Whip up several caches of “stuff” – not treasure, but supplies, equipment, discarded stuff, etc. – that might reasonably be found in a dungeon room, an abandoned campsite, wherever. A pile consisting of usable pots, broken flasks, a frayed whip, cheap jewelry, a good jacket, and dodgy travel rations may not be exciting, but a GM can drop such package into a bare location to quickly give it life. And players always find interesting uses for the most trivial things . . .

70. Chronic gnome-onia

Invent a few diseases that affect non-human races in your game. The maladies may or may not be terribly serious, but their effects will probably be interesting. Treatment might even mean seeking out specialist physicians. (Which could require a dose of rare goblin-icillin, meaning a journey back to healers in the home town of Düsseldwarf or New Ork . . .)

71. Fantasy metals

Create a few fantasy metals with interesting properties: a metal more beautiful than gold, a metal that repels magnets, a transparent metal, and so on. They’re good as generic treasure, or as materials for gear that PCs will want.

72. Fantasy minerals

Create a few fantasy minerals with interesting properties: a sand that burns with bright light, a mineral that generates oxygen in water, an odd rock that crashes like thunder when broken, etc. Again, these are fun for PCs to find, sell, and use.

73. “We’re all . . . uh, cousins?”

List several ideas a gaming group can use to answer the key initial question of any campaign: Why are the PCs together?

It’s not a pressing question if the PCs are all operatives of the CIA, or founding members of the Justice Avengers League, or fellow students at the magical minstrel college (Harbard University). They’re put together because that’s what organizations do.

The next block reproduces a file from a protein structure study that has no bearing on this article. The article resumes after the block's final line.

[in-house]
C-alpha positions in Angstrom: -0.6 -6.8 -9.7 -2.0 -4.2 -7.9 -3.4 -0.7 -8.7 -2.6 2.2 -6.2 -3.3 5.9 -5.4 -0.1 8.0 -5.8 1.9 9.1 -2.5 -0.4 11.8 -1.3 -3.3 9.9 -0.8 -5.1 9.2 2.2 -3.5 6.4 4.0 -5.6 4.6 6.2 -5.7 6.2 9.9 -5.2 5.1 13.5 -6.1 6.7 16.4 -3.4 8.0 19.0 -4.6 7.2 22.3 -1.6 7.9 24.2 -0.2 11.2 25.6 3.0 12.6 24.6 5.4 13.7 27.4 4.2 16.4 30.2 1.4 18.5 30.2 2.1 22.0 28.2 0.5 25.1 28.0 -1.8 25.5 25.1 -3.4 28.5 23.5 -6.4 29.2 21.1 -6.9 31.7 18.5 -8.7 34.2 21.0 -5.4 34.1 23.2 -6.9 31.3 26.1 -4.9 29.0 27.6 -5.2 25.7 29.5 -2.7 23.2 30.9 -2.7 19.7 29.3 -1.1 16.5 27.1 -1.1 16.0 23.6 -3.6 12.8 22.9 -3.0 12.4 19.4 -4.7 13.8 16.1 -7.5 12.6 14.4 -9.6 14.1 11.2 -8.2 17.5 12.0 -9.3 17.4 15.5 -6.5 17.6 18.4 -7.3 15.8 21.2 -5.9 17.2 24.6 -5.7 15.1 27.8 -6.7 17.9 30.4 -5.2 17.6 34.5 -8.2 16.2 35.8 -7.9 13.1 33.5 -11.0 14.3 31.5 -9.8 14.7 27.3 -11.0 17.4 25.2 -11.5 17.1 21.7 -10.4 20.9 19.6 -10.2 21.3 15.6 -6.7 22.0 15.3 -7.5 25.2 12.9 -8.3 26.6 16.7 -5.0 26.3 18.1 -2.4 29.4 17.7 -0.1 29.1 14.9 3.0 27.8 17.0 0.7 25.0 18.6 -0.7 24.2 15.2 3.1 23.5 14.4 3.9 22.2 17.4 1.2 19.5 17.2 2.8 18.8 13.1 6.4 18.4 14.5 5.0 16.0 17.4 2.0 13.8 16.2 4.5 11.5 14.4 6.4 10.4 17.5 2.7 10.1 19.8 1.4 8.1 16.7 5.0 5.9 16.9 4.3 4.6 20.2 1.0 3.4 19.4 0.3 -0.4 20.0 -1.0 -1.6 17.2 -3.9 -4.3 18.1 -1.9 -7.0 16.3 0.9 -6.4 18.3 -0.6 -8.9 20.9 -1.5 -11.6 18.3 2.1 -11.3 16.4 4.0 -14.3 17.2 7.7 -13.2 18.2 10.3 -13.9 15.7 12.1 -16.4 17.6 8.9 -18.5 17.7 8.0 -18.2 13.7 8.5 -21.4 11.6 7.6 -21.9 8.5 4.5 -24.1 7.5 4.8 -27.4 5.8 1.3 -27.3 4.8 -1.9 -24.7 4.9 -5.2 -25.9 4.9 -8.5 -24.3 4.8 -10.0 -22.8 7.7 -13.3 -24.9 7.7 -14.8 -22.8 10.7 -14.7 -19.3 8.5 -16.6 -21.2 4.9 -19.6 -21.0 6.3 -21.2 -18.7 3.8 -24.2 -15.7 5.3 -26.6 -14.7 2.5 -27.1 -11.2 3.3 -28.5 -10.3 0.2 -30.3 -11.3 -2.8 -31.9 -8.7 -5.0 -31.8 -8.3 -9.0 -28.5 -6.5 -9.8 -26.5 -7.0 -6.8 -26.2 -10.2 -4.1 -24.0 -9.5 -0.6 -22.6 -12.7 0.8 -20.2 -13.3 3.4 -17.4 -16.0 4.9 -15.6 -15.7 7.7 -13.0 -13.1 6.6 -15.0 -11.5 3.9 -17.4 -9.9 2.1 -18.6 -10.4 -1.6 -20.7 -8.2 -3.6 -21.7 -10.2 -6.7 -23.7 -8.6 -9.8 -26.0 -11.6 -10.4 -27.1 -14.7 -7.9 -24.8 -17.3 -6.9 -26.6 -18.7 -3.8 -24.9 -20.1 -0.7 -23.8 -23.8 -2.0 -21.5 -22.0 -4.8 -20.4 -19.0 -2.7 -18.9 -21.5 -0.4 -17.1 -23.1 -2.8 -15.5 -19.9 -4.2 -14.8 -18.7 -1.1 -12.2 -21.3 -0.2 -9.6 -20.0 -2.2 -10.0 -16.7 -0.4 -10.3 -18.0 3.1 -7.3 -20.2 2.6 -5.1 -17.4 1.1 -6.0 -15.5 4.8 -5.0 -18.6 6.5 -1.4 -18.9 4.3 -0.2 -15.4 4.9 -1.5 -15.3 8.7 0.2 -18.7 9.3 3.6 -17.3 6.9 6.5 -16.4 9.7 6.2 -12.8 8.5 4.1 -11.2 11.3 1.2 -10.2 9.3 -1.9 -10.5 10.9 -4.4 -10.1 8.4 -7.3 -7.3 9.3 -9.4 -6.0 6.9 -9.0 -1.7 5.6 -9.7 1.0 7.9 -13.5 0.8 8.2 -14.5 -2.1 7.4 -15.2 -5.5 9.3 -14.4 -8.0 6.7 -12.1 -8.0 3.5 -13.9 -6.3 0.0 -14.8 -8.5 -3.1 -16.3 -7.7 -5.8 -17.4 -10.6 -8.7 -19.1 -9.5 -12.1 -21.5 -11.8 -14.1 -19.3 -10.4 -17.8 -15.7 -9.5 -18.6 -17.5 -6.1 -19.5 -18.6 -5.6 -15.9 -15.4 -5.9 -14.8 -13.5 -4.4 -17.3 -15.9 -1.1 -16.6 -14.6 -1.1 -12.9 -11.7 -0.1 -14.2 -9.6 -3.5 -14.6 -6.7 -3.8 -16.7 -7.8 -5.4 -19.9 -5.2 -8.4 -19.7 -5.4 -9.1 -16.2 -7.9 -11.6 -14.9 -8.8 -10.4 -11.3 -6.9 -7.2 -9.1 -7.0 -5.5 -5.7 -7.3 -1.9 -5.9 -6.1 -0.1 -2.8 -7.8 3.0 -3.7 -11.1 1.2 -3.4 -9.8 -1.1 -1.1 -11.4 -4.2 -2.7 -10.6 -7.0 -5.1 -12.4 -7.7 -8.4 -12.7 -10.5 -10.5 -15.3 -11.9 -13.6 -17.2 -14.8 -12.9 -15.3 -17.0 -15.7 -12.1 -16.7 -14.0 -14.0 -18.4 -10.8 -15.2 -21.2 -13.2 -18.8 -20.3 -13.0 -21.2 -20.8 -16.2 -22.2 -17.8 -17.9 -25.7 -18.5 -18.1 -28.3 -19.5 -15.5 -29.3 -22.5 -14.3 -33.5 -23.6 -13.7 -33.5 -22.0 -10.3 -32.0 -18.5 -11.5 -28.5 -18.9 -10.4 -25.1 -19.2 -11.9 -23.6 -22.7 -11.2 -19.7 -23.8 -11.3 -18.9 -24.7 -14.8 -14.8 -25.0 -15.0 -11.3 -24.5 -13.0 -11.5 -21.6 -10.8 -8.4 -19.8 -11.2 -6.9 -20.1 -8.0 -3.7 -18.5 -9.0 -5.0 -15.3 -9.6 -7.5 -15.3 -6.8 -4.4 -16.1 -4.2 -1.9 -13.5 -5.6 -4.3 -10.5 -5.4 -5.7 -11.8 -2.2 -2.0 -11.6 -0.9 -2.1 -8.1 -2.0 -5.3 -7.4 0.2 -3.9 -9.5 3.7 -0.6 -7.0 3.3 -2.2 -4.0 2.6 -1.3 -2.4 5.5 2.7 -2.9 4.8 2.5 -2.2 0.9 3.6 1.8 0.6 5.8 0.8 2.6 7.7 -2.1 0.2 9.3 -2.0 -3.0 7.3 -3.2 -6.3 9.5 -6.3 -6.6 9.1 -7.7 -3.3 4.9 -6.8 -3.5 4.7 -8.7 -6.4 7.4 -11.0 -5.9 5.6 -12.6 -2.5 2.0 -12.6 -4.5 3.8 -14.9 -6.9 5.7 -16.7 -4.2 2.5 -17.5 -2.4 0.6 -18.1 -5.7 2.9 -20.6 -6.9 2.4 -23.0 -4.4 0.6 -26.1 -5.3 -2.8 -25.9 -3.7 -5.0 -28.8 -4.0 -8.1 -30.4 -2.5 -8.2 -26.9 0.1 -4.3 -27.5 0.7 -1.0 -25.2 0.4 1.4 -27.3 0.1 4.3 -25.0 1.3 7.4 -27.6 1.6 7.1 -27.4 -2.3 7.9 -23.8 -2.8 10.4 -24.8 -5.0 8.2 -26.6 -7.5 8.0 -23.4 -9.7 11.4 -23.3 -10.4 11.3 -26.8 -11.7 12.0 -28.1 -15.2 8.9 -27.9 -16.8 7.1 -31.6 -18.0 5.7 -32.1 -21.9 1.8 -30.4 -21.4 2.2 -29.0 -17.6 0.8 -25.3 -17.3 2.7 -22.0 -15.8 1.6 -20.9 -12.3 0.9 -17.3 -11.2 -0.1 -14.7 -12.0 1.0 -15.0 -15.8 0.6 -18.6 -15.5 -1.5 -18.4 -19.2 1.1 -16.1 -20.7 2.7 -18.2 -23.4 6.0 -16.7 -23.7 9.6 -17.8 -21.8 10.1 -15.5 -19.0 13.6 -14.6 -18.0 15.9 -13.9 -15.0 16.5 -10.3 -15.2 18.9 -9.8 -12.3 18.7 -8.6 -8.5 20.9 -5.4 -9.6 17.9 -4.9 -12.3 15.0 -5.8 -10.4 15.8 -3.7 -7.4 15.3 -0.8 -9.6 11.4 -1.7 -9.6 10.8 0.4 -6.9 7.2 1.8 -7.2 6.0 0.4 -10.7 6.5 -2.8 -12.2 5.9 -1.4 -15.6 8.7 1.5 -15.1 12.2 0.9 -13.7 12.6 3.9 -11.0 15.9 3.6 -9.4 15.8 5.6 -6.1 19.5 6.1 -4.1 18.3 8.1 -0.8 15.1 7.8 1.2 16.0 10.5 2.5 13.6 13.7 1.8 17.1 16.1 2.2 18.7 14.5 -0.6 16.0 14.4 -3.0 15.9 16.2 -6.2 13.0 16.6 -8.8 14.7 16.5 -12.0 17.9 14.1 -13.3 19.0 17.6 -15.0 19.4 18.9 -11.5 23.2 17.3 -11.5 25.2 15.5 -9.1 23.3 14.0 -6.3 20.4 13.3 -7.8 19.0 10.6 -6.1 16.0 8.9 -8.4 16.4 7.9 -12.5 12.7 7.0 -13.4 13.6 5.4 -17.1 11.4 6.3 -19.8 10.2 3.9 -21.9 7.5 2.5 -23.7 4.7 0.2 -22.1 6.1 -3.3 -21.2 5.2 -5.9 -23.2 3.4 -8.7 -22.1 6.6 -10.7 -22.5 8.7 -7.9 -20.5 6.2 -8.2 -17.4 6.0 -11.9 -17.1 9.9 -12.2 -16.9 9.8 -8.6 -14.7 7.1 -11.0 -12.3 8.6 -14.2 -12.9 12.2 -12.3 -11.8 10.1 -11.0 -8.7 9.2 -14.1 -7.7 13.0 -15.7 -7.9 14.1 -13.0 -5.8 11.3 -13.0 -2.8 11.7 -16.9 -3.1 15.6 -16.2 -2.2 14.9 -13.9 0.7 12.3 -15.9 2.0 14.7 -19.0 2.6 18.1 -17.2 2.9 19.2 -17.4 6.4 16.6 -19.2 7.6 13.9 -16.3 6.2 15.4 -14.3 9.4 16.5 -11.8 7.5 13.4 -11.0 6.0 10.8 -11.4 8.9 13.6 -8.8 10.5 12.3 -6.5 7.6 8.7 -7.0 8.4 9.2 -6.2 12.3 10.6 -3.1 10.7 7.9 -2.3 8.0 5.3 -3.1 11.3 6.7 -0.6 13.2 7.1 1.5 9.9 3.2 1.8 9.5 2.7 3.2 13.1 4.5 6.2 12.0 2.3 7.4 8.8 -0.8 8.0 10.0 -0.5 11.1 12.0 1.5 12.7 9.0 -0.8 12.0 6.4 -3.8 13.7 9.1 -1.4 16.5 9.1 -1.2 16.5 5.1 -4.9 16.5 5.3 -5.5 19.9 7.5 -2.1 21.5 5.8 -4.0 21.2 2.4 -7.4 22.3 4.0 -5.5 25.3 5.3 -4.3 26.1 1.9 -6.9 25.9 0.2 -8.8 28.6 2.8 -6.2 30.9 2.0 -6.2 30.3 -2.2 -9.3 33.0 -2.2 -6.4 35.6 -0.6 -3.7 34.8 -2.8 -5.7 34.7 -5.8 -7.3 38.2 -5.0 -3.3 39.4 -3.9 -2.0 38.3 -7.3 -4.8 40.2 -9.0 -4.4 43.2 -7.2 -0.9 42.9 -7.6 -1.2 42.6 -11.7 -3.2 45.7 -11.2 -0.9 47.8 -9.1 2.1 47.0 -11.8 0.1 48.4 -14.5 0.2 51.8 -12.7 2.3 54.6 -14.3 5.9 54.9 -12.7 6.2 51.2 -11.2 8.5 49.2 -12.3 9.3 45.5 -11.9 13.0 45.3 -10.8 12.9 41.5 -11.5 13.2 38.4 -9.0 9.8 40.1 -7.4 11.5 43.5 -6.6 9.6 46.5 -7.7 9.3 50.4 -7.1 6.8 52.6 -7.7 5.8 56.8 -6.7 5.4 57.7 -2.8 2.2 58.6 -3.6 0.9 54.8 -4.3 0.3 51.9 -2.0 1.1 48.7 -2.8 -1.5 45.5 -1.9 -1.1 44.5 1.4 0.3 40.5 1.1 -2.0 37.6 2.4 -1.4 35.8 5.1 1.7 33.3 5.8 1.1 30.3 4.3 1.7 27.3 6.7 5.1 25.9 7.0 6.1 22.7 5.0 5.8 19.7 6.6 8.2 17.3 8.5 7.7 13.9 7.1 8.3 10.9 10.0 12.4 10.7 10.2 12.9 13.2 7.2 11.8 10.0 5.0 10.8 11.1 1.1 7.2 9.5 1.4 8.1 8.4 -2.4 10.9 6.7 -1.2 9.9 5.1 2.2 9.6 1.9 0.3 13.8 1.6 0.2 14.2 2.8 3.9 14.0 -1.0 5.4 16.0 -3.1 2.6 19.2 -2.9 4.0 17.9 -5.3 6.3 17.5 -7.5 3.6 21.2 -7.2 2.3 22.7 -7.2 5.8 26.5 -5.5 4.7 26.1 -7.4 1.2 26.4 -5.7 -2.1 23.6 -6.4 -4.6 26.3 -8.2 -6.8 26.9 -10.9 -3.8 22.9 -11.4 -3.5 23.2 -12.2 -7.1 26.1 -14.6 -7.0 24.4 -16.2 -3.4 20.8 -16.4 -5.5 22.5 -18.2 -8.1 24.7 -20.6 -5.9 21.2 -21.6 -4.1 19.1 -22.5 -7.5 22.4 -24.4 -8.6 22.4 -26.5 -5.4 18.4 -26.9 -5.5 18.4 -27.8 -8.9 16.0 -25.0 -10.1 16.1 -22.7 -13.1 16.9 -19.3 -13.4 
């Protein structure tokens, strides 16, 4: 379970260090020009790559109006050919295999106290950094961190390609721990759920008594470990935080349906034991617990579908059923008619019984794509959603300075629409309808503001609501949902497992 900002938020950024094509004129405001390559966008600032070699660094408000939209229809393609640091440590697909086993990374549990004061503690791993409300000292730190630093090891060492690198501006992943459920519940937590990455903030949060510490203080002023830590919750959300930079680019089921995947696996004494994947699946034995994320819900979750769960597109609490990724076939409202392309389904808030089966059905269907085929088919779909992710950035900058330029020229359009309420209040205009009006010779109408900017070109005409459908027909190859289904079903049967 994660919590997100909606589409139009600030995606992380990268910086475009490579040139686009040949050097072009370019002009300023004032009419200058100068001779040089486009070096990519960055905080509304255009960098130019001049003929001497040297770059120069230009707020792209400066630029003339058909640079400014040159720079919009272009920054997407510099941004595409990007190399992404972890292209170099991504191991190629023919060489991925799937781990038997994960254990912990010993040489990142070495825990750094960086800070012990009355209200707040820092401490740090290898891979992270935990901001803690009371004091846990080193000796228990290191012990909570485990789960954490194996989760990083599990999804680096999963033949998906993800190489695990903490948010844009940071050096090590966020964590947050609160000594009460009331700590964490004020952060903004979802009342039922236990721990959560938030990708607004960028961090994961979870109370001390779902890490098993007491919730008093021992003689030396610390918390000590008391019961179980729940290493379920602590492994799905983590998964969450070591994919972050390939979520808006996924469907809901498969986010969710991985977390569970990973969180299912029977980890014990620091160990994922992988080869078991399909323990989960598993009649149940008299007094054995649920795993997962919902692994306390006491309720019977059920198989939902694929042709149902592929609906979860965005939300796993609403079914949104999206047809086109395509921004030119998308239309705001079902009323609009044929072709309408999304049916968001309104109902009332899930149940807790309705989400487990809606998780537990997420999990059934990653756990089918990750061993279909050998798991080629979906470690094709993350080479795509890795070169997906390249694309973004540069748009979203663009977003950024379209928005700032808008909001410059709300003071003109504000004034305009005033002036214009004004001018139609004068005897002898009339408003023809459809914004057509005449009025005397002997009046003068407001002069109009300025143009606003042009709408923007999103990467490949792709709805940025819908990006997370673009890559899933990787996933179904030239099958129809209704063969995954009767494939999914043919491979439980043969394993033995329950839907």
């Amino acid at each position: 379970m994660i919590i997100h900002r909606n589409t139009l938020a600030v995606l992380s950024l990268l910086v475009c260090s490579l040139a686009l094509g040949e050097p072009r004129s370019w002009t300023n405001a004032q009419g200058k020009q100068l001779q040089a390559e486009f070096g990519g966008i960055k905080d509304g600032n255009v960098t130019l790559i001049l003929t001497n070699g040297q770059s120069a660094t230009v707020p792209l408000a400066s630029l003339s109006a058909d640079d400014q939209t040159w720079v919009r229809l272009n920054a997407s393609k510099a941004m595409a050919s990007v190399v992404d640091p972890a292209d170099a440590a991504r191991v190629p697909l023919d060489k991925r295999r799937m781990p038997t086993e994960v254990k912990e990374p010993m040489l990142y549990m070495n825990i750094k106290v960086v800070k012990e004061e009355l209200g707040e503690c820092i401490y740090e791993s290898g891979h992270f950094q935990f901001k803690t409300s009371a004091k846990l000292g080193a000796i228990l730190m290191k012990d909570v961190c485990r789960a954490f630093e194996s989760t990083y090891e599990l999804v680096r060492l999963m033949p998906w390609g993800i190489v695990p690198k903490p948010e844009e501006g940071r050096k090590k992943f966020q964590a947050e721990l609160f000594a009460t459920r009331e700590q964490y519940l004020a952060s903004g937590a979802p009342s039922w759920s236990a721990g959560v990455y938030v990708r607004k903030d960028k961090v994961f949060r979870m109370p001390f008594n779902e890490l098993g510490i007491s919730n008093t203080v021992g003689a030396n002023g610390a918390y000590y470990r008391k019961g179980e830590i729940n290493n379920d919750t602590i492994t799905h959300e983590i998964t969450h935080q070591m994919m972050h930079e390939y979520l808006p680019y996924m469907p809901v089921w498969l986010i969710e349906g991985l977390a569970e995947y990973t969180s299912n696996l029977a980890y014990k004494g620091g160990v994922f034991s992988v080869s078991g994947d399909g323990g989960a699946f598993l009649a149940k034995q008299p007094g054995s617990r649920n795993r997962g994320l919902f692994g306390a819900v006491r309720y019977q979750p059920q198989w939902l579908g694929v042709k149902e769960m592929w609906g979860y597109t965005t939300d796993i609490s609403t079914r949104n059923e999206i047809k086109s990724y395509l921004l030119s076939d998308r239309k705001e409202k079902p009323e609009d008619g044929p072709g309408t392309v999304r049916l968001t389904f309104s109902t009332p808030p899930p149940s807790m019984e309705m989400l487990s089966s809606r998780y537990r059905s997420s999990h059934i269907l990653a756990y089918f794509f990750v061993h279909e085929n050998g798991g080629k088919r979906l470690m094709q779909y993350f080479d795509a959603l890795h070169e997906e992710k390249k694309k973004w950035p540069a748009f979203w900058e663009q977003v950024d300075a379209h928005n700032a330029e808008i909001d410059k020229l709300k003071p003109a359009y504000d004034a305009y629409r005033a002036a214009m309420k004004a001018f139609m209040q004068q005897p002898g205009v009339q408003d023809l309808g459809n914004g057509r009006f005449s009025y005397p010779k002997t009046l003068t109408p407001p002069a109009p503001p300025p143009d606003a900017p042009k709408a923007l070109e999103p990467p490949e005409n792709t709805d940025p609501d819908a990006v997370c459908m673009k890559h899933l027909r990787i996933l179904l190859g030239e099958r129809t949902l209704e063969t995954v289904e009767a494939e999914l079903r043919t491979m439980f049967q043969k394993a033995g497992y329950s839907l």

But if the PCs are independent adventurers, soldiers of fortune, or general murder hobos, it’s nice to have some explanation for why they’re a group. Are they all survivors of a decimated military unit? Ol’ buds from Farmville? Random tavern patrons pronounced partners in fate by a mysterious oracle?

Surely you have some better ideas than those. Write ’em up to spur a gaming group’s imagination.

74. Casting Dispel Cliché

Make a big list of overused adventure or setting tropes in your favored gaming genre, and suggest replacements for them. (Or defend them. Or just make fun of them. : )

(Fantasy? Let’s see . . . the old man with arrow in back and a map clutched in his hand . . . the return of the once-defeated Dark Lord . . . the continent-spanning Ye Olde England atmosphere . . . ) 

Here’s an article that addresses what I have in mind. There’s plenty of room to write more on the topic, though!

75. Campaign seeds

Write up a few campaign seeds. These are like adventure seeds, but with information for kickstarting a whole campaign: the campaign theme and goal, who the PCs are, why they’re together, etc.

(All you need to do, really, is take that big list of original campaigns you want to run but fear you never will – a list we all have – and share outtakes from it with your readers.)